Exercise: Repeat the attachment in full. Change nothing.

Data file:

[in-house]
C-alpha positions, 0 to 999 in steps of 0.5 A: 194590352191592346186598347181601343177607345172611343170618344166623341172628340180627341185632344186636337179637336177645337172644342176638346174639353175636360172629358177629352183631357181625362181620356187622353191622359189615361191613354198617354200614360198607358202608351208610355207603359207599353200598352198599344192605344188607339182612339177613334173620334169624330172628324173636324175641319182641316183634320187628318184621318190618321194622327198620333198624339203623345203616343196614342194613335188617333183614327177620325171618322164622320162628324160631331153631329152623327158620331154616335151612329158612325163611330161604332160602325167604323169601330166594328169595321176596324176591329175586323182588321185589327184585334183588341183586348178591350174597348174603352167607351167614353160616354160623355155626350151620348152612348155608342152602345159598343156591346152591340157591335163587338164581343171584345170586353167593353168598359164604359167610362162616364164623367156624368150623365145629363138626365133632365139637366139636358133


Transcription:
[in-house]
C-alpha positions, 0 to 999 in steps of 0.5 A: 194590352191592346186598347181601343177607345172611343170618344166623341172628340180627341185632344186636337179637336177645337172644342176638346174639353175636360172629358177629352183631357181625362181620356187622353191622359189615361191613354198617354200614360198607358202608351208610355207603359207599353200598352198599344192605344188607339182612339177613334173620334169624330172628324173636324175641319182641316183634320187628318184621318190618321194622327198620333198624339203623345203616343196614342194613335188617333183614327177620325171618322164622320162628324160631331153631329152623327158620331154616335151612329158612325163611330161604332160602325167604323169601330166594328169595321176596324176591329175586323182588321185589327184585334183588341183586348178591350174597348174603352167607351167614353160616354160623355155626350151620348152612348155608342152602345159598343156591346152591340157591335163587338164581343171584345170586353167593353168598359164604359167610362162616364164623367156624368150623365145629363138626365133632365139637366139636358133